The reborn British brand launched at the end of the 80s its rarest and most daring tourist, the Norton Commander, which was the rarest police motorcycle in history…
Powered by an exotic rotary engine that was powerful, light and boozy, this Norton Commander was the second rotary bike used by British police.
With internal code P52, it was the third Norton with a rotary engine and the first liquid-cooled, since the previous ones were air-cooled.
It was the time when an attempt was made to revive the historic British brand with a new family of rotary engines, in which the super sports car and bestial Norton F1 stood out.
Going back to the Commander, it was a touring bike with a large full fairing, an upright riding position and a generously sized seat, as well as integrated fixed rear panniers -in 1992 they would launch the version with removable Krauser panniers.
Norton for this version, curiously, decided to incorporate many components in the cycle part and engine from Yamaha, specifically from the XJ900 sport tourism, in an attempt to lower costs and speed up production.
The Norton Commander was the last British sport touring motorcycle with a rotary engine.
Its engine was a Wankel cycle rotary, 588cc twin-rotor, liquid-cooled, fed by two 38mm SU carburettors, and developing 85bhp at 9,000rpm.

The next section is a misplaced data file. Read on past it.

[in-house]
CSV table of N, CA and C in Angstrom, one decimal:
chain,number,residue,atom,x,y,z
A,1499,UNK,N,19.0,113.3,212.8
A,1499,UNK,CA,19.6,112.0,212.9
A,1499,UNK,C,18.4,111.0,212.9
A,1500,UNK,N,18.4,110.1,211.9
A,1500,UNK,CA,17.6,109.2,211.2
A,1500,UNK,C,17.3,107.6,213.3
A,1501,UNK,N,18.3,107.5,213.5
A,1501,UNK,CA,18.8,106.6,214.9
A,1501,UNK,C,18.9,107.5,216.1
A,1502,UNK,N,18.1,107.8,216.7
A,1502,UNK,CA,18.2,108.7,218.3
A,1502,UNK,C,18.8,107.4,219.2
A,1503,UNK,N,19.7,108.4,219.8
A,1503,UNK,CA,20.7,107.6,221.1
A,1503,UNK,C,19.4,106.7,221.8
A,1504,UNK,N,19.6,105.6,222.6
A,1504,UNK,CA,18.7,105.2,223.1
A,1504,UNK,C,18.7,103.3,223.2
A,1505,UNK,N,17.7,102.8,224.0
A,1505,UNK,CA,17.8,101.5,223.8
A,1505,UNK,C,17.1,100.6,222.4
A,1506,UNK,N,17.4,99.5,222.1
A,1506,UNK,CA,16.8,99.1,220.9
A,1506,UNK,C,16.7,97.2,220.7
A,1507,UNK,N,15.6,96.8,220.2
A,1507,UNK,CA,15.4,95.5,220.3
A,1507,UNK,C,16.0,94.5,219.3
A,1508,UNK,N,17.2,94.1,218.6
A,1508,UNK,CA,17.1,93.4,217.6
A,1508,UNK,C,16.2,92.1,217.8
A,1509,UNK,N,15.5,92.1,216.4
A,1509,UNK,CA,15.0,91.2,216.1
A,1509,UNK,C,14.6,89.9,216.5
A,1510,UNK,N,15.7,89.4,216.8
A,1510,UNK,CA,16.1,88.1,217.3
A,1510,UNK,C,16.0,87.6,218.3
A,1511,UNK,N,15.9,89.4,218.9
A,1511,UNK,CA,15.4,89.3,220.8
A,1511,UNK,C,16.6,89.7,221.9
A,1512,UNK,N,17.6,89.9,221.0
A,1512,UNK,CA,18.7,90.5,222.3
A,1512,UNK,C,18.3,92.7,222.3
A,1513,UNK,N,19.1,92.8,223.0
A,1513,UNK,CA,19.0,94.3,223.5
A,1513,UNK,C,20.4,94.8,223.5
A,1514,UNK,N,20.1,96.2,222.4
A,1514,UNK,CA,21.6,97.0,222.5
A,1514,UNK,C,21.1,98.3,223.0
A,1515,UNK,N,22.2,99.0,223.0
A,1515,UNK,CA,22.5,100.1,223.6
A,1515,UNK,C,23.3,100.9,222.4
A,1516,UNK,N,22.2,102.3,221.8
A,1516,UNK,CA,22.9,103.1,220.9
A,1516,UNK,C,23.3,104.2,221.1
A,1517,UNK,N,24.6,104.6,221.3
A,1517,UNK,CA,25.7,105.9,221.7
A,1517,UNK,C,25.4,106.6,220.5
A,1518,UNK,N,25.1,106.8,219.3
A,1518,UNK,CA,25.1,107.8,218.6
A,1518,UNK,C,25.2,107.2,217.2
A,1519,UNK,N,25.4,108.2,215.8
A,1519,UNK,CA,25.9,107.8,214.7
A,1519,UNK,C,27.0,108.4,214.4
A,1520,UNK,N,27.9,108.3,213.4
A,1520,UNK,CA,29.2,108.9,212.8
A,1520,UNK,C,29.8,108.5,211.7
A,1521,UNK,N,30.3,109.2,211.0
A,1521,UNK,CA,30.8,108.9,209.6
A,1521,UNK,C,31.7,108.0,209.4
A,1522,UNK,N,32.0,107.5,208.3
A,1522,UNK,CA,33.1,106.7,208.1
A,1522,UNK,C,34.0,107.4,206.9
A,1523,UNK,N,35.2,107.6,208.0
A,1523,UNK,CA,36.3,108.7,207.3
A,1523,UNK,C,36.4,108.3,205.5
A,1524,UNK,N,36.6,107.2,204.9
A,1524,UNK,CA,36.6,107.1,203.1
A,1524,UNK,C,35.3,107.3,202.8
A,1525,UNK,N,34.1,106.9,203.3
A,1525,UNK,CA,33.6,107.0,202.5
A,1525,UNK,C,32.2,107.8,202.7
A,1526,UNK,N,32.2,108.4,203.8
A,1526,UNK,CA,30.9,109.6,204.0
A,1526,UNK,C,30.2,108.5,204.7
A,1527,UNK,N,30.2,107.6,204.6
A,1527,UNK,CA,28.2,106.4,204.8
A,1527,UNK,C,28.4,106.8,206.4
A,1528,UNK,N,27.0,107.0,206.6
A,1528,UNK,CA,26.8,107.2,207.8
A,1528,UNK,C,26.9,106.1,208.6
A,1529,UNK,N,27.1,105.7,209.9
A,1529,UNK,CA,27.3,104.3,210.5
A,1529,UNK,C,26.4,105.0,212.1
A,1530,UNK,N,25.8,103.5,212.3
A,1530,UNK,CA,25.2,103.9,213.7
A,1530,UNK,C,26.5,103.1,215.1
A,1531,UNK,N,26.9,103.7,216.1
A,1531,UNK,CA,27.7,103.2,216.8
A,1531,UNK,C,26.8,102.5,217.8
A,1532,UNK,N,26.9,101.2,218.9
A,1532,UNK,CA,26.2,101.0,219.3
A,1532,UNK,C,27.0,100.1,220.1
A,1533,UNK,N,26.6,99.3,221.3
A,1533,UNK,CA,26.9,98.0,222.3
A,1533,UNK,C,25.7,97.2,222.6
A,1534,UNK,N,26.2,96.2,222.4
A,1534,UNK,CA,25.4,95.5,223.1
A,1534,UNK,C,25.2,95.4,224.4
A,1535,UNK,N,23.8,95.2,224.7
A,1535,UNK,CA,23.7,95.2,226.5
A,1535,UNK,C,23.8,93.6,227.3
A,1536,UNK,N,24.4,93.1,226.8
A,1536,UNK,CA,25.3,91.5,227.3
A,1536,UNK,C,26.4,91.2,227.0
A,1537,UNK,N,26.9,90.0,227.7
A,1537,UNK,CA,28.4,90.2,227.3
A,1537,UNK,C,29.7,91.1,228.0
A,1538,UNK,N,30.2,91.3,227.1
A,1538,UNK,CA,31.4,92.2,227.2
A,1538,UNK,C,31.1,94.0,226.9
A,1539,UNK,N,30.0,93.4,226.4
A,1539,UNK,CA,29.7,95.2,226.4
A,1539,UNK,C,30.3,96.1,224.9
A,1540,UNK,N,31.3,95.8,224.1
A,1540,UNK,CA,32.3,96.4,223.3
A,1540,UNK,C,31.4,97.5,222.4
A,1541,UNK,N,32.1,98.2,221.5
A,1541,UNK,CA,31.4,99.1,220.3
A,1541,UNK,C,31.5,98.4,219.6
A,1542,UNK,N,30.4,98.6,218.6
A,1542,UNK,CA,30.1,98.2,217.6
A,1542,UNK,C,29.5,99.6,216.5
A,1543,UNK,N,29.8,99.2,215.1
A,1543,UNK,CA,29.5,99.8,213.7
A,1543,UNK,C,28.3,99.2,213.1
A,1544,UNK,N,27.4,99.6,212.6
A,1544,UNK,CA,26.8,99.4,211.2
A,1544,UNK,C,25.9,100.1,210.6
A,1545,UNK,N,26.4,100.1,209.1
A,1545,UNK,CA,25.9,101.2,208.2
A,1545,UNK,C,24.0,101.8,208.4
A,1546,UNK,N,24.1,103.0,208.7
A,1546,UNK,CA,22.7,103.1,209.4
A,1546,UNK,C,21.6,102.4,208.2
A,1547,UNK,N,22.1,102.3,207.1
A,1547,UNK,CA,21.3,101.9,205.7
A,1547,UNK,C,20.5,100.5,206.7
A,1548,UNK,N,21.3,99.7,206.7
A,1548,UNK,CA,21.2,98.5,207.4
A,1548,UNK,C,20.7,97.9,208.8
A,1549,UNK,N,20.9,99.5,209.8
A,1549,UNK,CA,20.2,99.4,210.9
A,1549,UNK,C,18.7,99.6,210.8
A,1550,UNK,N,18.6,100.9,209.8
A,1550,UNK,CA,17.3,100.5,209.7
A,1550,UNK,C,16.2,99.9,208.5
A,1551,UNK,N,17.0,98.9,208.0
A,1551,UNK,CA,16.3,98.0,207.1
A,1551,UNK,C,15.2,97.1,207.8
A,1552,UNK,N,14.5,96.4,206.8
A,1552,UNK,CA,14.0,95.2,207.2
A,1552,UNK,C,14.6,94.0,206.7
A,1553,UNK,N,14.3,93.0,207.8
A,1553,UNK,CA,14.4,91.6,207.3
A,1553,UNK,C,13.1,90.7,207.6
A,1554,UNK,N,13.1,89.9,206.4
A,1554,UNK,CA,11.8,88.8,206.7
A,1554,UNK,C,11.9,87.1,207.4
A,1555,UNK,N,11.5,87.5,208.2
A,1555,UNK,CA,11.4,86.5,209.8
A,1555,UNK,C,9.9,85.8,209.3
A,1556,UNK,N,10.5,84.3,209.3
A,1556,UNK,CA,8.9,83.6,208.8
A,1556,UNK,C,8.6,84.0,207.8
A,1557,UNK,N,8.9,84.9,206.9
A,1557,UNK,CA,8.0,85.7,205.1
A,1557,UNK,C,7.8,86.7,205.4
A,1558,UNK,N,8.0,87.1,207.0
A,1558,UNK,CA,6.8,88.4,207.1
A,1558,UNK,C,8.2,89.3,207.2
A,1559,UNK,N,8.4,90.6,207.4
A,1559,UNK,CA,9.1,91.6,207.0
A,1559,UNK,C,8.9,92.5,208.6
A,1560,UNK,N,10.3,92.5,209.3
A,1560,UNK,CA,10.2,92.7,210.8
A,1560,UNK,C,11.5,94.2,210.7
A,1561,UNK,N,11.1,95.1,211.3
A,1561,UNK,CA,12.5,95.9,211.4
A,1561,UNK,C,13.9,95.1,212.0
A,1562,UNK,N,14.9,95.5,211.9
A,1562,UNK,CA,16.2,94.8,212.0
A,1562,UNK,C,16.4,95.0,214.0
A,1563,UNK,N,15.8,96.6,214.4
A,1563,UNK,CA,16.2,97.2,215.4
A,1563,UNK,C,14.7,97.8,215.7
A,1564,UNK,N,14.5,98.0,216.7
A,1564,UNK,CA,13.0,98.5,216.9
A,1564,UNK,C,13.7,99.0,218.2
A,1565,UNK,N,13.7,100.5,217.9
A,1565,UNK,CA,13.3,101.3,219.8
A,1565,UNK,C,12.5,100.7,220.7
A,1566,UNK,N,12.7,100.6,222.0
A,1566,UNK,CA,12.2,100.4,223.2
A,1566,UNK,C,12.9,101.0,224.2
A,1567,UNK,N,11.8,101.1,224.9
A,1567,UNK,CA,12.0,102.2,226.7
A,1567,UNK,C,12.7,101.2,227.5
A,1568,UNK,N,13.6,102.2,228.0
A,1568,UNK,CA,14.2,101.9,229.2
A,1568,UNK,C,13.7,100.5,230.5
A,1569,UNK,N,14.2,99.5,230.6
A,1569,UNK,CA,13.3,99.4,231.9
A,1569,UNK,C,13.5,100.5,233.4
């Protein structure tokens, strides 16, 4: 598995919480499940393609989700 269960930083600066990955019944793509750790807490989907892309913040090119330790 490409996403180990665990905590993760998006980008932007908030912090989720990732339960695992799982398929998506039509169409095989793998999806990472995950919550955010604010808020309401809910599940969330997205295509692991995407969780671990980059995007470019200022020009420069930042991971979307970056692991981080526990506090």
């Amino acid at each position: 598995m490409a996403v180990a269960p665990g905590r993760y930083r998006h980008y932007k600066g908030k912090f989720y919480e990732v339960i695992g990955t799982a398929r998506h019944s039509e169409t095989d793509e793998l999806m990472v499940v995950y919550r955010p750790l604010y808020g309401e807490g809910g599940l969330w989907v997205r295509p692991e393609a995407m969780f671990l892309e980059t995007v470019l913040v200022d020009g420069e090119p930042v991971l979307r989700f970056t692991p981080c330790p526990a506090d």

The 5-speed gearbox was also from a Yamaha XJ900, another component added to those already mentioned, and the final transmission was by a chain, but enclosed in a plastic casing to preserve it from dirt and, thus, Try to lengthen your maintenance intervals.
The front and rear alloy wheels were three-spoke and 18” with double front disc -and single rear- of 265 mm, with double-piston calipers -from the XJ900.
These same wheels were also fitted to one of the Japanese versions of the Yamaha RD350LC, as you all remember.
The instrumentation was also that of a… yes, Yamaha XJ900, with a triple analog sphere, of the same diameter, with speedometer, tachometer and fuel level/temperature.
The deposit was 23 liters and they declared a consumption of 5.8 l/100 km, for a weight of 235 kg and a maximum speed of 185 km/h.
For its manufacture many components of the Yamaha XJ900 were used
Produced between 1988 and 1994, it was the successor to the Norton Interpol and the Classic, the first two models made by Norton in its new stage. Only 239 units were made and a short series of 14 units was also made for the police, the P52.
But here’s another little story to tell… There were also some demo units made that were never used.
One of these is the unit that you can see in the images; It was a special series built as a demo bike for the Dubai Police.
The bike was never used and an anonymous buyer took it to the United States as it is, with the specific equipment for police, the spare parts, brochures and manuals, which are pristine almost thirty years later.
With only 1,150 miles (about 1,700 km) on its odometer, it is currently about to be auctioned off by Mecum’s at the upcoming Las Vegas auction.